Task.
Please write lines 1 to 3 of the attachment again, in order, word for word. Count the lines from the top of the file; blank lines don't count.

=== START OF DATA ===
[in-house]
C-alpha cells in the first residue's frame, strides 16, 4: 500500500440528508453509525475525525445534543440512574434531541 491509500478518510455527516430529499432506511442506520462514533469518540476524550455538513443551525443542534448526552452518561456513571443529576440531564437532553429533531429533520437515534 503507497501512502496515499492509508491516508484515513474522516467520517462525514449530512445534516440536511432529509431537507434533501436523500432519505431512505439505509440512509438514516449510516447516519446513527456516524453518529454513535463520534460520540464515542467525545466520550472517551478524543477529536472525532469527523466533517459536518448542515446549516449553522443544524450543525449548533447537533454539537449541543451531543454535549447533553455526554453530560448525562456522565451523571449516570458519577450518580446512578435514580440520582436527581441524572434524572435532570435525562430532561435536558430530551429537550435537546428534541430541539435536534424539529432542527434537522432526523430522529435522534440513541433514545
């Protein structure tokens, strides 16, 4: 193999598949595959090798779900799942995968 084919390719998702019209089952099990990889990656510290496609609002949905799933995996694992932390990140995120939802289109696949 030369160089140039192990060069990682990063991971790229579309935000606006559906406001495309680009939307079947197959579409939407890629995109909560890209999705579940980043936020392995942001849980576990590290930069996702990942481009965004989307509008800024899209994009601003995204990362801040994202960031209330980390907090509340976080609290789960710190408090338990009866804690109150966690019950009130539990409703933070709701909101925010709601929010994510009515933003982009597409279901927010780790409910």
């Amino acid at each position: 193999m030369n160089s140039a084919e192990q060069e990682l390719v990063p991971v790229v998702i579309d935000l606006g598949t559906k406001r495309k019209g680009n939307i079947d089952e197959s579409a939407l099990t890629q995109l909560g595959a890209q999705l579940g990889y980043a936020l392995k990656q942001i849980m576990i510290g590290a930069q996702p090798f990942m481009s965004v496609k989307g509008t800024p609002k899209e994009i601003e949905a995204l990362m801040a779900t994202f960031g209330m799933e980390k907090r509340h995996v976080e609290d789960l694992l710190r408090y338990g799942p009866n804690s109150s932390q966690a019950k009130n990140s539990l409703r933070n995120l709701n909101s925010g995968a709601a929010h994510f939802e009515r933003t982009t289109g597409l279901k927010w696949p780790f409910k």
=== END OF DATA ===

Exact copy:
[in-house]
C-alpha cells in the first residue's frame, strides 16, 4: 500500500440528508453509525475525525445534543440512574434531541 491509500478518510455527516430529499432506511442506520462514533469518540476524550455538513443551525443542534448526552452518561456513571443529576440531564437532553429533531429533520437515534 503507497501512502496515499492509508491516508484515513474522516467520517462525514449530512445534516440536511432529509431537507434533501436523500432519505431512505439505509440512509438514516449510516447516519446513527456516524453518529454513535463520534460520540464515542467525545466520550472517551478524543477529536472525532469527523466533517459536518448542515446549516449553522443544524450543525449548533447537533454539537449541543451531543454535549447533553455526554453530560448525562456522565451523571449516570458519577450518580446512578435514580440520582436527581441524572434524572435532570435525562430532561435536558430530551429537550435537546428534541430541539435536534424539529432542527434537522432526523430522529435522534440513541433514545
């Protein structure tokens, strides 16, 4: 193999598949595959090798779900799942995968 084919390719998702019209089952099990990889990656510290496609609002949905799933995996694992932390990140995120939802289109696949 030369160089140039192990060069990682990063991971790229579309935000606006559906406001495309680009939307079947197959579409939407890629995109909560890209999705579940980043936020392995942001849980576990590290930069996702990942481009965004989307509008800024899209994009601003995204990362801040994202960031209330980390907090509340976080609290789960710190408090338990009866804690109150966690019950009130539990409703933070709701909101925010709601929010994510009515933003982009597409279901927010780790409910």